Boards & Shareholders


News Brief

Lyft fined $10M for not disclosing board member’s role in pre-IPO stock sale


Ridesharing company Lyft agreed to pay a $10 million penalty to settle allegations by the Securities and Exchange Commission it failed to disclose a pre-initial public offering stock deal that netted a member of its board millions of dollars.

Bank of America


Investor lawsuit targets Bank of America over off-channel comms fines


Stockholder lawsuits have emerged as the latest aftershock from the regulatory crackdown against banks and financial services firms for allowing off-channel business communications by their employees.

TPRM Huntley


TPRM Summit takeaways: Tech risks, board and audit relationships


The impact of new technologies like generative artificial intelligence on the third-party risk management landscape was among the points of discussion addressed at Compliance Week’s TPRM Summit in Atlanta.

Bank risk


KPMG report: Bank supervision, cyber among reg focus areas for rest of year


A new report by KPMG on key regulatory challenges for the second half of 2023 warned financial institutions to prepare for increased scrutiny, while all companies should expect more questions on how they oversee their cybersecurity and data management programs.

Wells Fargo bank

News Brief

Wells Fargo to pay $1B to settle suit over consent order noncompliance


Wells Fargo agreed to pay $1 billion to settle a class-action lawsuit filed by shareholders who claimed the bank overstated its progress in complying with regulatory orders related to its 2016 fake accounts scandal.

Credit Suisse sign

News Brief

Credit Suisse discloses ICFR ‘not effective’ in 2022


Credit Suisse Group disclosed in its annual report its internal control over financial reporting was “not effective” for the fiscal year ending December 2022.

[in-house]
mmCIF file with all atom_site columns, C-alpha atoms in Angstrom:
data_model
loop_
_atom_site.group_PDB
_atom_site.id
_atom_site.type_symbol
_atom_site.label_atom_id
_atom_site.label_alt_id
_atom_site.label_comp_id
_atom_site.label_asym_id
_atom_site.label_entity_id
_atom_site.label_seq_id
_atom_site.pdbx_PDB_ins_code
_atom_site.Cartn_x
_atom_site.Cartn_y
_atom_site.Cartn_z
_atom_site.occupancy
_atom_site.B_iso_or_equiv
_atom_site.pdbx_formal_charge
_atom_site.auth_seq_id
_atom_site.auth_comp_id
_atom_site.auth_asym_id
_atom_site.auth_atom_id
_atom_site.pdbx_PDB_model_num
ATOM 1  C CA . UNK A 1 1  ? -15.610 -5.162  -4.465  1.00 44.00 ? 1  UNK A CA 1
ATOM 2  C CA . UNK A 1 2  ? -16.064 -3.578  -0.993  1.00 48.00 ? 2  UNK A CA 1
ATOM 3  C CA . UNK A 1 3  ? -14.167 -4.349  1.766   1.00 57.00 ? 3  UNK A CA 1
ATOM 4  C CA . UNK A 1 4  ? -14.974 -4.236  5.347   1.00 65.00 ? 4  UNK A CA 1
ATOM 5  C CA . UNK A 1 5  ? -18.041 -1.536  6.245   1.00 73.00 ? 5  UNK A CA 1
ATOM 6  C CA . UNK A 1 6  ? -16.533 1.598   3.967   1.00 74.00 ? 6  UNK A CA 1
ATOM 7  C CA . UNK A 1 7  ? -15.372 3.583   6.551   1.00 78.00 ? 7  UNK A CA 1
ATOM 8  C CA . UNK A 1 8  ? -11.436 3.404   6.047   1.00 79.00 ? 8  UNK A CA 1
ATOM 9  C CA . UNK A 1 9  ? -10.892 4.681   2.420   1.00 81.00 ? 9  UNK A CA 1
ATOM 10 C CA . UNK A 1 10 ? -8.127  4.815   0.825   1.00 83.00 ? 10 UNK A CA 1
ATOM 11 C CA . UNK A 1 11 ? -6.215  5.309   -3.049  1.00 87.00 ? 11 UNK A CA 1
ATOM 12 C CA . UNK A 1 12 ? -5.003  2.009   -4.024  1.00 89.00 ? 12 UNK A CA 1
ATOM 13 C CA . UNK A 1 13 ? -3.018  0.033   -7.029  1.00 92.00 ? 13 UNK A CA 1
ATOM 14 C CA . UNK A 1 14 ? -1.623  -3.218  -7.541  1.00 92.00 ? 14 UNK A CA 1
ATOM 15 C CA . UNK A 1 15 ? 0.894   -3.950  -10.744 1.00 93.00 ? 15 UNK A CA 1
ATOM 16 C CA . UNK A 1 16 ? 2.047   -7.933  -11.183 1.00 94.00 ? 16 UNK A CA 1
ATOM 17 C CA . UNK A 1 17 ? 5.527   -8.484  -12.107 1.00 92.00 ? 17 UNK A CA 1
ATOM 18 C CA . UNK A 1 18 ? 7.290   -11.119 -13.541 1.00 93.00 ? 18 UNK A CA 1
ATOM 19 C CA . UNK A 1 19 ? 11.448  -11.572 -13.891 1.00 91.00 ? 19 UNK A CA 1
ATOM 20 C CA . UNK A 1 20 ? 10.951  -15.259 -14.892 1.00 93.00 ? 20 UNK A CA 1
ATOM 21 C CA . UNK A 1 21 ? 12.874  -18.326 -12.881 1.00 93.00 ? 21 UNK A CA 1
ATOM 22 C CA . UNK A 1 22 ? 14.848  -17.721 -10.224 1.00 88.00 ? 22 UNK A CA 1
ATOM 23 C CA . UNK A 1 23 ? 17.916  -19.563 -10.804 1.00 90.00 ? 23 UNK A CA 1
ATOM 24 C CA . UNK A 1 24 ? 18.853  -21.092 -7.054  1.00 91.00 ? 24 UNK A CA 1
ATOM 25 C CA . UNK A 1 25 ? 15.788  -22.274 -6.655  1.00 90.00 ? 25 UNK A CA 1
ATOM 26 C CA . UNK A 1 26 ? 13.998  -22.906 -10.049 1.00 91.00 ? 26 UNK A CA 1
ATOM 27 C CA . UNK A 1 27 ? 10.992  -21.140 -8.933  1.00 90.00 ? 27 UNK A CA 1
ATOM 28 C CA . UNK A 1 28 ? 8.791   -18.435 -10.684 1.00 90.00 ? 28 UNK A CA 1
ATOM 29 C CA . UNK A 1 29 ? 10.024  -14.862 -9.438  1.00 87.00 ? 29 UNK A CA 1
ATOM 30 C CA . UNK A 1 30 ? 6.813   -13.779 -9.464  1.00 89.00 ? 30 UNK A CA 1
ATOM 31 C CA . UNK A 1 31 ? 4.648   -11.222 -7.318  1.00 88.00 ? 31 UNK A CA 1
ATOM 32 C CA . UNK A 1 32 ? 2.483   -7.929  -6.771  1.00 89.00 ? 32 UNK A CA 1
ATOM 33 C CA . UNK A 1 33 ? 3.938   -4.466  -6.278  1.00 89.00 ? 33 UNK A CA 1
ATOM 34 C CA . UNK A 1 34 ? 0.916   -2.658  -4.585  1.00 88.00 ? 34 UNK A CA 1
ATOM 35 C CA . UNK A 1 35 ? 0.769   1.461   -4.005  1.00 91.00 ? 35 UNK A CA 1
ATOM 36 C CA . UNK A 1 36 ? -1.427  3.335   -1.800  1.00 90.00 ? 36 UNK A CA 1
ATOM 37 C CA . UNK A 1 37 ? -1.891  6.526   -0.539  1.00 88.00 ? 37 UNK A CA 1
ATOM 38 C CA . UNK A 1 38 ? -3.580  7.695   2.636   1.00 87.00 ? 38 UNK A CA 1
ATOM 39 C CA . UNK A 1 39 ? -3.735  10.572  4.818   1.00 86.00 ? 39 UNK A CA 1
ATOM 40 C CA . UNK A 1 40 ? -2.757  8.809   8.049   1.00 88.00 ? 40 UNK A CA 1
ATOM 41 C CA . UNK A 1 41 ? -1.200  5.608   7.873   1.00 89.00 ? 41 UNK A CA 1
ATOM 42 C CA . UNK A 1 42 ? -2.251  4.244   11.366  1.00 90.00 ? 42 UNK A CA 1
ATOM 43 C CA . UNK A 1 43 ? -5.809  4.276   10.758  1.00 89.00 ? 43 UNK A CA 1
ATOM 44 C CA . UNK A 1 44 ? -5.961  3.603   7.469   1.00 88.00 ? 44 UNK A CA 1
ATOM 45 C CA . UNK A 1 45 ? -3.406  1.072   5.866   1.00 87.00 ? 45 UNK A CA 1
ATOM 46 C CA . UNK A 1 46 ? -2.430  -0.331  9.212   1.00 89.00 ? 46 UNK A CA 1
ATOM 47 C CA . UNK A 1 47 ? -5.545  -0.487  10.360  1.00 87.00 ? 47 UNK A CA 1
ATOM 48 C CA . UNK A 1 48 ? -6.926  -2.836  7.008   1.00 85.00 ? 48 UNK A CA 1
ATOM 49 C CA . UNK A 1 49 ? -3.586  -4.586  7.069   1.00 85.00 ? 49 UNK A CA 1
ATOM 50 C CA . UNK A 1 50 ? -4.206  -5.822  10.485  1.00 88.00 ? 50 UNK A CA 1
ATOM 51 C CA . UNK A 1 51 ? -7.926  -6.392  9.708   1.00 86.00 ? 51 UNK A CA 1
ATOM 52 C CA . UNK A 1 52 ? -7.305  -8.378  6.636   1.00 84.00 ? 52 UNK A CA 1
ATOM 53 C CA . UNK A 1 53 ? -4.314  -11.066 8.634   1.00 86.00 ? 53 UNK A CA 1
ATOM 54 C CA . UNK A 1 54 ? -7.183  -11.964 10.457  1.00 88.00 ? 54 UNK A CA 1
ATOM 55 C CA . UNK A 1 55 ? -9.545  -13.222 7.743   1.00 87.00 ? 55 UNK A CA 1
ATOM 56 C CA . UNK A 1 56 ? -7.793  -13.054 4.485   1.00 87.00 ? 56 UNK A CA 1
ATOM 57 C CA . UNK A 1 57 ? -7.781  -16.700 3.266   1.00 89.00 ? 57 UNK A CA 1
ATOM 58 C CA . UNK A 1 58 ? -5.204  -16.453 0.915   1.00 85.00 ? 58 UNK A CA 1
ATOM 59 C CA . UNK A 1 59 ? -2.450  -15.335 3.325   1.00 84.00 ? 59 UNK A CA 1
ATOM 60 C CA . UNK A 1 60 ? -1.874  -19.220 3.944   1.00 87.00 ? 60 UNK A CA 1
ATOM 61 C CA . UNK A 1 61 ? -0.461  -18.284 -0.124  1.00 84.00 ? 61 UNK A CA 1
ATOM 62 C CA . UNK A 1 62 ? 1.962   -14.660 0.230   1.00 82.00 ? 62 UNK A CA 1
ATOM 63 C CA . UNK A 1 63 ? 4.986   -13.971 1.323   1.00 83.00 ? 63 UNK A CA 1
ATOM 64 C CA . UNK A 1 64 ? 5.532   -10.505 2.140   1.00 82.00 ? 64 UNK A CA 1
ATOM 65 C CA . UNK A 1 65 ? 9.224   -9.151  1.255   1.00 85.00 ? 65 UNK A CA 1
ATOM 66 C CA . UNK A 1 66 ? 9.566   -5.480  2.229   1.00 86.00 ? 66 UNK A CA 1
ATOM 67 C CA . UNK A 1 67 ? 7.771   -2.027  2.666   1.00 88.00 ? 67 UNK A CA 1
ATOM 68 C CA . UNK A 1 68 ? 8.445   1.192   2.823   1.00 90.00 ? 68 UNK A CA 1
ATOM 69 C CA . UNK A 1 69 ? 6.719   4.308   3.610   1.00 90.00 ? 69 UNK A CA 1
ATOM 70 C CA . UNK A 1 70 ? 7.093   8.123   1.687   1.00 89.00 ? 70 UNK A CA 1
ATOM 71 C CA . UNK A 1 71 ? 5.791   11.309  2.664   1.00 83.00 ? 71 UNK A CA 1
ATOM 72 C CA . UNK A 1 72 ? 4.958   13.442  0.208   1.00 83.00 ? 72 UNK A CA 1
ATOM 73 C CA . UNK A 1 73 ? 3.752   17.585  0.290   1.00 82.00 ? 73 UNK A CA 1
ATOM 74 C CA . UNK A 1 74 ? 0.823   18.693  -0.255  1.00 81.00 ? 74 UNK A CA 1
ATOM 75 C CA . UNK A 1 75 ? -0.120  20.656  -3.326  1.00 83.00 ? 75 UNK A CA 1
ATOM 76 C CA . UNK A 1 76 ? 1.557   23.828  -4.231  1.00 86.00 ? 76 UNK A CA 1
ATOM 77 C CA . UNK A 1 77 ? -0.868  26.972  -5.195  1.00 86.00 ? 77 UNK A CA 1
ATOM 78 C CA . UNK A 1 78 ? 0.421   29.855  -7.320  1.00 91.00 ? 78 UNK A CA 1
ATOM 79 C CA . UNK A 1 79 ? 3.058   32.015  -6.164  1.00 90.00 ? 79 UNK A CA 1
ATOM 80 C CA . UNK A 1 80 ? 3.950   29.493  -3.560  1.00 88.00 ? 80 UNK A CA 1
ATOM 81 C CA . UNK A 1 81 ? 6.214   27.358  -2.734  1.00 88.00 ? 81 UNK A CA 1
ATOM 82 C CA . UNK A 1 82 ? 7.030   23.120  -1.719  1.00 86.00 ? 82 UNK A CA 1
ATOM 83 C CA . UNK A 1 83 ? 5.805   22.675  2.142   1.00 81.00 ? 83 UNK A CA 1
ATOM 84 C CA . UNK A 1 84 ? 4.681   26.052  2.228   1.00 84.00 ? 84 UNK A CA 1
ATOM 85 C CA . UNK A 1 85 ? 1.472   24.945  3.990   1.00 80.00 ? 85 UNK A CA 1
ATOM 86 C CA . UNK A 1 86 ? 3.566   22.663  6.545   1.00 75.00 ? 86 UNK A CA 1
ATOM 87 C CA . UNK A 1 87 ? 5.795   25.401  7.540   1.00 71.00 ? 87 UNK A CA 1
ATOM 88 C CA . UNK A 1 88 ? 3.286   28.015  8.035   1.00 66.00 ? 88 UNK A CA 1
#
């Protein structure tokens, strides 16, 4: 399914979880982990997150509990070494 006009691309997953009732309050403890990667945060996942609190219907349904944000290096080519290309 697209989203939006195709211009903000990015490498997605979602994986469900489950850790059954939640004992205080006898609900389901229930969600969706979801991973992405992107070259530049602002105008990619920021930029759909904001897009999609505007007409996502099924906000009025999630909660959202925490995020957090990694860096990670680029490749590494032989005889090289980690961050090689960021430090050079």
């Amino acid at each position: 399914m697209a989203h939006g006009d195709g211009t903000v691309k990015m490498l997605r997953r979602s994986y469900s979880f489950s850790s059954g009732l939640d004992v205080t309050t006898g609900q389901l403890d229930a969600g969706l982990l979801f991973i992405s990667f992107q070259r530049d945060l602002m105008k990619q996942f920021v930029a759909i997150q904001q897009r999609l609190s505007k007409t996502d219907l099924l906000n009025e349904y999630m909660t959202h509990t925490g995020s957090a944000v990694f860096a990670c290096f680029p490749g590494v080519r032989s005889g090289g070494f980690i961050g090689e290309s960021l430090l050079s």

​Experts: Delaware court McDonald’s ruling lowers bar on officer liability


The fiduciary duty of oversight that historically has applied only to directors “applies equally to officers,” including CCOs, the Delaware Court of Chancery explicitly held in its ruling regarding former McDonald’s Chief People Officer David Fairhurst.


News Brief

Five more board members resign in DOJ antitrust sweep


Five corporate board members resigned after being flagged by the Department of Justice for potentially violating the antitrust provisions of the Clayton Act.

Risk reward


Is threat of regulatory censure a risk worth taking?

2023-02-14T21:13:00+00:00By Paul Eccleson, for International Compliance Association

When making anti-regulatory decisions, a board is expressing its real risk appetite. This can be frustrating, even bewildering, for compliance professionals, especially when rules are clear and explicit in their expectations.



Cybersecurity challenges: Defense and disclosure


Experts share perspectives regarding the criticality of cybersecurity risks, what the response of management and boards should be, and how proposed disclosure requirements need to be incorporated into cyber-related responsibilities.



Joining the dots between ESG and corruption

2022-12-20T14:00:00+00:00By Ingrida Kerusauskaite and Rory Donaldson, for International Compliance Association

A report from Transparency International UK sets out the case for why business integrity and corruption should be considered as core issues in the context of impact environmental, social, and governance investing.

Elon Musk Twitter


Elon Musk, Twitter, and lessons in (mis)management


Senior executive shakeups, mass employee layoffs and resignations, major advertisers halting their ads—Elon Musk’s acquisition of Twitter provides a case study in leadership mismanagement for the ages.

Board table


Five companies lose board members in DOJ antitrust sweep


Seven members of corporate boards resigned after the Antitrust Division of the Department of Justice flagged their situations as potential violations of the Clayton Act.

London cityscape


FCA faults board oversight of compliance in fining Sigma Broking $589K


London-based brokerage firm Sigma Broking was fined £531,000 (U.S. $589,000) for failing to report certain transactions to the U.K. Financial Conduct Authority.